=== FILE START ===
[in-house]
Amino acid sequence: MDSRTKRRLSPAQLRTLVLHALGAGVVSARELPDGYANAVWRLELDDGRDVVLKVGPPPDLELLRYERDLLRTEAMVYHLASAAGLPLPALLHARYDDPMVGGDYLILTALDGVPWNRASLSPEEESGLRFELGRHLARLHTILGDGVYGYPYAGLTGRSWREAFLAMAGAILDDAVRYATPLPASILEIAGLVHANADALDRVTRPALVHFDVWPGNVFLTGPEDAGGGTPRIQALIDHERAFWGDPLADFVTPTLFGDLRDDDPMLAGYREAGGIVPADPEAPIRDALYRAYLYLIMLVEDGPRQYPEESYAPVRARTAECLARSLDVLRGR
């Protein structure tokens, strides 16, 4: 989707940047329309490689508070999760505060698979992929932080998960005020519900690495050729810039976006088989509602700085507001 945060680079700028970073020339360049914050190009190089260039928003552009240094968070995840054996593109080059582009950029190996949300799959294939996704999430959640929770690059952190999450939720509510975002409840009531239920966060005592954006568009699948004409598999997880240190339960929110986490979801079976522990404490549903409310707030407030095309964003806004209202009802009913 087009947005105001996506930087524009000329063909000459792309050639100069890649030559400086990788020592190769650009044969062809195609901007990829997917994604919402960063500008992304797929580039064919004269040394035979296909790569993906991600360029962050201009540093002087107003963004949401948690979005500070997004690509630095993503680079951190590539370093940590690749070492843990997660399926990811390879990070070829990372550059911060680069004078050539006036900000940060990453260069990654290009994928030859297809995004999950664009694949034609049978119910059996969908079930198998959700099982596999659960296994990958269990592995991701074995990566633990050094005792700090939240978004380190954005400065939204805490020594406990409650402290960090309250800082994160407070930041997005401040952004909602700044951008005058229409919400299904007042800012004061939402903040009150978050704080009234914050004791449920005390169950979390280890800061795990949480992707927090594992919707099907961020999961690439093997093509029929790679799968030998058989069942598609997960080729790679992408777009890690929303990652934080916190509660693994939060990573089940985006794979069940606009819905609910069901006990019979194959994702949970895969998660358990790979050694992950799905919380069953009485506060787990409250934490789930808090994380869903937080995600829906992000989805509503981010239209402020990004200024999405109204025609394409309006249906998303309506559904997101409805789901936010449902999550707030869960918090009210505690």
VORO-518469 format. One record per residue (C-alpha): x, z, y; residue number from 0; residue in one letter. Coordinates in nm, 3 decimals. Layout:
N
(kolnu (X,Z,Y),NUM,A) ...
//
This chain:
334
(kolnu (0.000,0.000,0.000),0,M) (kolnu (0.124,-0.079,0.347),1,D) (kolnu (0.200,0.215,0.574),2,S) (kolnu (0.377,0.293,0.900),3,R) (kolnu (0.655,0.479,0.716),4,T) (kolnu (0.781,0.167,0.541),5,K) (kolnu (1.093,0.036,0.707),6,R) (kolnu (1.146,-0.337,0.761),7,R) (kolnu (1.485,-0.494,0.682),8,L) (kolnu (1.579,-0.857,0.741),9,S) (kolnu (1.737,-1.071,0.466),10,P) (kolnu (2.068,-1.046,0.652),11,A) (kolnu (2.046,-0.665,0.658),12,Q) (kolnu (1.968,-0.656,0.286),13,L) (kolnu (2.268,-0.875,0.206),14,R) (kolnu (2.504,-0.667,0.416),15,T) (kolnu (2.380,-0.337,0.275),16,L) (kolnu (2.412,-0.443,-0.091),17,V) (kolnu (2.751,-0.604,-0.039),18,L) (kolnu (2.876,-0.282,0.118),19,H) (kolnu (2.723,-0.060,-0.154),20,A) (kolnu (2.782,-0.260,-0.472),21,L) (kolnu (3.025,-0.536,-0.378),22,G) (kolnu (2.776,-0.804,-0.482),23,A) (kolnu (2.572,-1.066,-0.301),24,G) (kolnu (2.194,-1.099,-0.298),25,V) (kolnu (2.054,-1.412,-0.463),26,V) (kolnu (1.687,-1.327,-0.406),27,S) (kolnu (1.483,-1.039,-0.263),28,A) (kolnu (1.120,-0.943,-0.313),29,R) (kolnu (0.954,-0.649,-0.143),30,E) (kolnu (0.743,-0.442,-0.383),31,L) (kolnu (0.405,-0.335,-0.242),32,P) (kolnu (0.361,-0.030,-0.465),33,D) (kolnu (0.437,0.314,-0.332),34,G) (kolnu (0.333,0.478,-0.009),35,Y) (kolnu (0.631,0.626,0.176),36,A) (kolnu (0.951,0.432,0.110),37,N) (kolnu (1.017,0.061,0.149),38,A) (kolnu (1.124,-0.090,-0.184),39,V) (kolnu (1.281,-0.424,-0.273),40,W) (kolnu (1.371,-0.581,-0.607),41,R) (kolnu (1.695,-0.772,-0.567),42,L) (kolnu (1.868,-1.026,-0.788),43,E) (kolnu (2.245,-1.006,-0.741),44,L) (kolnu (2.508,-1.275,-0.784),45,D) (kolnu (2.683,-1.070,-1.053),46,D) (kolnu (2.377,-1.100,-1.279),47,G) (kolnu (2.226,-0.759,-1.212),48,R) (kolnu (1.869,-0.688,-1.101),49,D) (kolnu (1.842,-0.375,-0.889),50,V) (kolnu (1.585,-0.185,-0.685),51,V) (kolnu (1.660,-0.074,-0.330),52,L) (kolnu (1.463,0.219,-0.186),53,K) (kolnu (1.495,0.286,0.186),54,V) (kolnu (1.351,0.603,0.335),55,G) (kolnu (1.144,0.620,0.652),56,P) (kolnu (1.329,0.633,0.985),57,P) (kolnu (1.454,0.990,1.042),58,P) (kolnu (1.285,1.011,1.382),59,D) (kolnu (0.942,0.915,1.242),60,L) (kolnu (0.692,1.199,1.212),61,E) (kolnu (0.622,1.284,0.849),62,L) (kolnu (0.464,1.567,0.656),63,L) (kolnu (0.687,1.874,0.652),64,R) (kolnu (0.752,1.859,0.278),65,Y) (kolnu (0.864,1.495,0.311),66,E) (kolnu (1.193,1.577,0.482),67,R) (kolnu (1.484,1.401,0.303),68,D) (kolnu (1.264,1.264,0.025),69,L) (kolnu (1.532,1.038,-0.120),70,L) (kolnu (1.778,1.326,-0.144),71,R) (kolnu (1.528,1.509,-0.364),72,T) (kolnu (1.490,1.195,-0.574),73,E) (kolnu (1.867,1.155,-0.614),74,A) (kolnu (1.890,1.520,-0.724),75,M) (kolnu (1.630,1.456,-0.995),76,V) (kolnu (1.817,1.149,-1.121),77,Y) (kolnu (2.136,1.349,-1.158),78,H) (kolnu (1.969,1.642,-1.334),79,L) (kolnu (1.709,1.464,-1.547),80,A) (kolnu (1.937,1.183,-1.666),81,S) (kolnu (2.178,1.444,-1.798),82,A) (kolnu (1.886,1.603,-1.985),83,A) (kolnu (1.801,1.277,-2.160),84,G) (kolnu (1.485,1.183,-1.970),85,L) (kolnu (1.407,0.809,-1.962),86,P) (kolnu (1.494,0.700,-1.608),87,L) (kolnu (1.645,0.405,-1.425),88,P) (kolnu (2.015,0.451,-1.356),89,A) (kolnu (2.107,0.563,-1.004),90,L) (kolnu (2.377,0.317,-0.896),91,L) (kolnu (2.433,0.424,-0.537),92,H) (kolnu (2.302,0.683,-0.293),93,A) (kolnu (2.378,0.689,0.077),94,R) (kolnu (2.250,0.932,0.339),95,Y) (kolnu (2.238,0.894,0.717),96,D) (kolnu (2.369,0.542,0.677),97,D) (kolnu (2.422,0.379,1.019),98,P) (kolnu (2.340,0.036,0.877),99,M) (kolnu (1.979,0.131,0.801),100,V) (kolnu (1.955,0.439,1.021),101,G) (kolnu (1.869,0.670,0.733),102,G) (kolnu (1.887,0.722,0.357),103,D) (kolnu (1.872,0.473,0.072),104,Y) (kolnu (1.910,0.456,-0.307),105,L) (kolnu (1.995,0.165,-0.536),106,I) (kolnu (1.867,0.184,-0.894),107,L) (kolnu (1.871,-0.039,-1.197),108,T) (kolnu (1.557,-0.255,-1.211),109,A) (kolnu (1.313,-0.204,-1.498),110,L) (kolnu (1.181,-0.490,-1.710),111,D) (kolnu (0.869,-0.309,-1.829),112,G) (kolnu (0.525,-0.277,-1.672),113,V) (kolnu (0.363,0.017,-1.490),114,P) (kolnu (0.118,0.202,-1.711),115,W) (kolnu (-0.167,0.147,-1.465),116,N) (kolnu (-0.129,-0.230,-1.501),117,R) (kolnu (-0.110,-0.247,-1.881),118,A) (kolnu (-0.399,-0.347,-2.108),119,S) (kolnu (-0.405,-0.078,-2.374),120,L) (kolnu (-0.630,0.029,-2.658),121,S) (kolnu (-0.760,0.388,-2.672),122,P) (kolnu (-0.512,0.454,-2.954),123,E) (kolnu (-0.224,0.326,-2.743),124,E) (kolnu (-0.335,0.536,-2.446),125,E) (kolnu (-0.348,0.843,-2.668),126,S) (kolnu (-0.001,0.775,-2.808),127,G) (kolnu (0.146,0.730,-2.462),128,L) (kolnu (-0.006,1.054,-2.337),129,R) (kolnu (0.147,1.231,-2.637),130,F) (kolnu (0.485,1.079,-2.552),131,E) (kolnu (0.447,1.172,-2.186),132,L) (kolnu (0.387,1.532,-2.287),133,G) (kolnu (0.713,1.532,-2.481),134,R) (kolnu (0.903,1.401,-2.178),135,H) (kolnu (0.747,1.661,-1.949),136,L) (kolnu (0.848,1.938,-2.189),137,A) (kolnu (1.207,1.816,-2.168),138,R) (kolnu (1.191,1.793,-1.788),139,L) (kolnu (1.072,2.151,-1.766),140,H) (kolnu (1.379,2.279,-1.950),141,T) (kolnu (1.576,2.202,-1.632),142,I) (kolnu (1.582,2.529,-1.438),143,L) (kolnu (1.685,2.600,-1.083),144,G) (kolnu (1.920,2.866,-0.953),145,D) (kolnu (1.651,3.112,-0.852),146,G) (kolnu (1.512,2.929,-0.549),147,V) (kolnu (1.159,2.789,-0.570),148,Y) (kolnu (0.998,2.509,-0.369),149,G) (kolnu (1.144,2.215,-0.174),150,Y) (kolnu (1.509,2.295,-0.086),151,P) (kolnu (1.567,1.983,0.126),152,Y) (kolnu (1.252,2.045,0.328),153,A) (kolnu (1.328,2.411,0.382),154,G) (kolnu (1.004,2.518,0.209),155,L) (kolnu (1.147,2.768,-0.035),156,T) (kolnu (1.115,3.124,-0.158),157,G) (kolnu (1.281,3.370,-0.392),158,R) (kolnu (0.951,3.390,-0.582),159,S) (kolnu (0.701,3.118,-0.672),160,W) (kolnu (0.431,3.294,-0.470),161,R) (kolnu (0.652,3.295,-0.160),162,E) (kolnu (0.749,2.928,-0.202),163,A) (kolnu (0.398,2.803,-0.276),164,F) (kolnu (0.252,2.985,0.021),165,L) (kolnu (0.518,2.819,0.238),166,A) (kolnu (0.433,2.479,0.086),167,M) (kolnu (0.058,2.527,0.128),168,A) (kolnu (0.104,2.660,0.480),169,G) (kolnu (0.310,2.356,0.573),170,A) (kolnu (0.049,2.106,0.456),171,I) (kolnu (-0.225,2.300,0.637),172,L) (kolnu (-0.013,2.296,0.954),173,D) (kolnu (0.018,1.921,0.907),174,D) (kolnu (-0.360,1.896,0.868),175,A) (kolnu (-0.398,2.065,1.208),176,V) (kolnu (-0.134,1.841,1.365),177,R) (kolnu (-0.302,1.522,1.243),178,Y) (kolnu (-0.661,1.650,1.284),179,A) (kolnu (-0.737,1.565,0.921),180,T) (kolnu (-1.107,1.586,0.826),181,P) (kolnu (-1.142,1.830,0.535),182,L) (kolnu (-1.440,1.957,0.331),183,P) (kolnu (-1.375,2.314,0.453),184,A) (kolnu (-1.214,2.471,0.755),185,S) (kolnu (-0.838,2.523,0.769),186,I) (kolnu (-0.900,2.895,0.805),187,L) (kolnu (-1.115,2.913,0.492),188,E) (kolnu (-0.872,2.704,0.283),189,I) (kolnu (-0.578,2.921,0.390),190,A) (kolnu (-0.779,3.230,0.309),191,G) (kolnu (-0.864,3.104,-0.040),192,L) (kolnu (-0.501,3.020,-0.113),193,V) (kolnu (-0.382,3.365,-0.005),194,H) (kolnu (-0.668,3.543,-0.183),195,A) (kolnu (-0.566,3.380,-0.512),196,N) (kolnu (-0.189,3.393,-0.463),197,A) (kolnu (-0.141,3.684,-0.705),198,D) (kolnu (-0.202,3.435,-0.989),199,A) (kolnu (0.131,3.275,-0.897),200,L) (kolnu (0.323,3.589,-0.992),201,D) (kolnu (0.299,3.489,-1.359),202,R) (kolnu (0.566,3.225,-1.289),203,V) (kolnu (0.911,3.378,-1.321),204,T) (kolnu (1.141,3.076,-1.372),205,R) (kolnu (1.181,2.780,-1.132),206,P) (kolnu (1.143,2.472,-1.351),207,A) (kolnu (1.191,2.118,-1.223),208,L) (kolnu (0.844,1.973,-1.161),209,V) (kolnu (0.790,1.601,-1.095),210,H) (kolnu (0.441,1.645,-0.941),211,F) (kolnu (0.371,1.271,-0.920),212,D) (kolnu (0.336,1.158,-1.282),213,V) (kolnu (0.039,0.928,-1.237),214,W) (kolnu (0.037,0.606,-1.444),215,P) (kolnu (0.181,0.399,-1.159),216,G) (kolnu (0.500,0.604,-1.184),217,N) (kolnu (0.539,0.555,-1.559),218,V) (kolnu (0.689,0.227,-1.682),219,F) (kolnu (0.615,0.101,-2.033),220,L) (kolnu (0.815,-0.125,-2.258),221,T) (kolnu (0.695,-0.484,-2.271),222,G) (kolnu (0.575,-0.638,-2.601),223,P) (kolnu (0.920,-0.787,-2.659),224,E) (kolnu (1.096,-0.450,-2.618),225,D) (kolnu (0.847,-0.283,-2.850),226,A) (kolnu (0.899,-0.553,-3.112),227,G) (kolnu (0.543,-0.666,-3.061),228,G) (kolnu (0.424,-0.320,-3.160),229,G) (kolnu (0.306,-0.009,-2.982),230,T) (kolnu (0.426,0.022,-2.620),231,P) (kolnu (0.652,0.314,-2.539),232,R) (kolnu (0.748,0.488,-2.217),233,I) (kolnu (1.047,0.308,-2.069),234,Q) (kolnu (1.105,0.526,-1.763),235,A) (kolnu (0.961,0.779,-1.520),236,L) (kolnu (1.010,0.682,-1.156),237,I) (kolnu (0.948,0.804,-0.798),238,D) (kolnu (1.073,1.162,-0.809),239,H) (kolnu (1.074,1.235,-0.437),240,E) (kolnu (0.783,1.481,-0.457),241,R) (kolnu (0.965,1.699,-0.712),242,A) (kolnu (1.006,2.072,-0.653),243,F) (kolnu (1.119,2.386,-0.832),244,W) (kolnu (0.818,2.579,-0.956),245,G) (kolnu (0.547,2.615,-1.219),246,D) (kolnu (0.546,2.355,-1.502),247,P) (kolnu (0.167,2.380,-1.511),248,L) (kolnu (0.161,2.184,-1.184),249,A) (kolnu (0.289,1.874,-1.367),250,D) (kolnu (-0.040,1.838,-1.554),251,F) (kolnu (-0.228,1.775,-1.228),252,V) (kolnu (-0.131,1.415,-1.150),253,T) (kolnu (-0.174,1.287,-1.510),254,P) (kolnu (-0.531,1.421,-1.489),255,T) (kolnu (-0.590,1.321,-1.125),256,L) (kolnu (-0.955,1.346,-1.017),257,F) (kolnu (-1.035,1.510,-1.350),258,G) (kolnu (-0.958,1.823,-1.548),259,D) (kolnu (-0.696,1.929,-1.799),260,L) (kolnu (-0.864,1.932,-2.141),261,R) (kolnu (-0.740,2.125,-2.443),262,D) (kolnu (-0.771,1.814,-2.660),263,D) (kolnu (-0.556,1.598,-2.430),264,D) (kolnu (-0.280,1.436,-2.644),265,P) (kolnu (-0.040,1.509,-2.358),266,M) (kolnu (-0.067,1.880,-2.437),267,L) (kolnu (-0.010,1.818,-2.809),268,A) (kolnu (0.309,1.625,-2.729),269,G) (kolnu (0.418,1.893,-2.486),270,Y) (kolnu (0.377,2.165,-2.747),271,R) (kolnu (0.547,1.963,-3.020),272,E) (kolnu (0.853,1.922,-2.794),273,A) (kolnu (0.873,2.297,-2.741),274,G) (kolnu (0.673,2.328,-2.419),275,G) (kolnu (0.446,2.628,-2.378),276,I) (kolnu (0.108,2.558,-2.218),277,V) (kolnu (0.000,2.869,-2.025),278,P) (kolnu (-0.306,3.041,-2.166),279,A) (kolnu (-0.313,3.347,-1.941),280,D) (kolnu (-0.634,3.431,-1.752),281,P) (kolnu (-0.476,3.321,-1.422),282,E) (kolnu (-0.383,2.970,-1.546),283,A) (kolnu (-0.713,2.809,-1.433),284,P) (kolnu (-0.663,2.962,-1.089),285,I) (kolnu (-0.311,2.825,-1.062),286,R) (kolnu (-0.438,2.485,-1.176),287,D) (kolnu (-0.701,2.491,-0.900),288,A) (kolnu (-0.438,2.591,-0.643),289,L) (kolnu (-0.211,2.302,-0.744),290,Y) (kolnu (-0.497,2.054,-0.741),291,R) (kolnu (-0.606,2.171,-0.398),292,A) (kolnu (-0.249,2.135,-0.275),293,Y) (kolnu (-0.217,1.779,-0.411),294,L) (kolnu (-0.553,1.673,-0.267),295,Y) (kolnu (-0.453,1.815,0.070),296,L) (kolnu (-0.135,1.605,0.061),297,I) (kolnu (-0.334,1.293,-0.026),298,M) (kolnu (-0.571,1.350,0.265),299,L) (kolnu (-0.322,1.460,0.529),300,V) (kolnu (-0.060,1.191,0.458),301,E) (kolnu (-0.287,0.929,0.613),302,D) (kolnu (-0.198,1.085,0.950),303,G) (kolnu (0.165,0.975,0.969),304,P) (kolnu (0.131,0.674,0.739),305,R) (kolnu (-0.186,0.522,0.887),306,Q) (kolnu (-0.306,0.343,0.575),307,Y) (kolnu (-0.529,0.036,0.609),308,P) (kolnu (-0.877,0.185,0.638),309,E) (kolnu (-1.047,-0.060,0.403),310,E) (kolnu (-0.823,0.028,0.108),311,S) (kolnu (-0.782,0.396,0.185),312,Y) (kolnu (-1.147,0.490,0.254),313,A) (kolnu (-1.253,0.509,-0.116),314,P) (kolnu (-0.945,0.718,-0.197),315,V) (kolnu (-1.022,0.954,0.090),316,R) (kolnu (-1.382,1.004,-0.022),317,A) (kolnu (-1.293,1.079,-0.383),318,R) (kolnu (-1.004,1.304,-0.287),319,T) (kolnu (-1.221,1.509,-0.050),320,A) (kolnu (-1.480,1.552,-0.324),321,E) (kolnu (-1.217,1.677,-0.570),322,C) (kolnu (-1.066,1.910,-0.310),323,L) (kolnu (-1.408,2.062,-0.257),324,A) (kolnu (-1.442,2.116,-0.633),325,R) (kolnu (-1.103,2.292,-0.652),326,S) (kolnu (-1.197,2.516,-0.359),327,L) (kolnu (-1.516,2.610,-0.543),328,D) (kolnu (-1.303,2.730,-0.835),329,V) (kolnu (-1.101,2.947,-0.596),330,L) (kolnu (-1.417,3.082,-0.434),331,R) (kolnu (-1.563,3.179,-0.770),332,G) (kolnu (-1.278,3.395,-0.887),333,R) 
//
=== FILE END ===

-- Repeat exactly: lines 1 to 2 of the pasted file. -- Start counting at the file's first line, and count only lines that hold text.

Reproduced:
[in-house]
Amino acid sequence: MDSRTKRRLSPAQLRTLVLHALGAGVVSARELPDGYANAVWRLELDDGRDVVLKVGPPPDLELLRYERDLLRTEAMVYHLASAAGLPLPALLHARYDDPMVGGDYLILTALDGVPWNRASLSPEEESGLRFELGRHLARLHTILGDGVYGYPYAGLTGRSWREAFLAMAGAILDDAVRYATPLPASILEIAGLVHANADALDRVTRPALVHFDVWPGNVFLTGPEDAGGGTPRIQALIDHERAFWGDPLADFVTPTLFGDLRDDDPMLAGYREAGGIVPADPEAPIRDALYRAYLYLIMLVEDGPRQYPEESYAPVRARTAECLARSLDVLRGR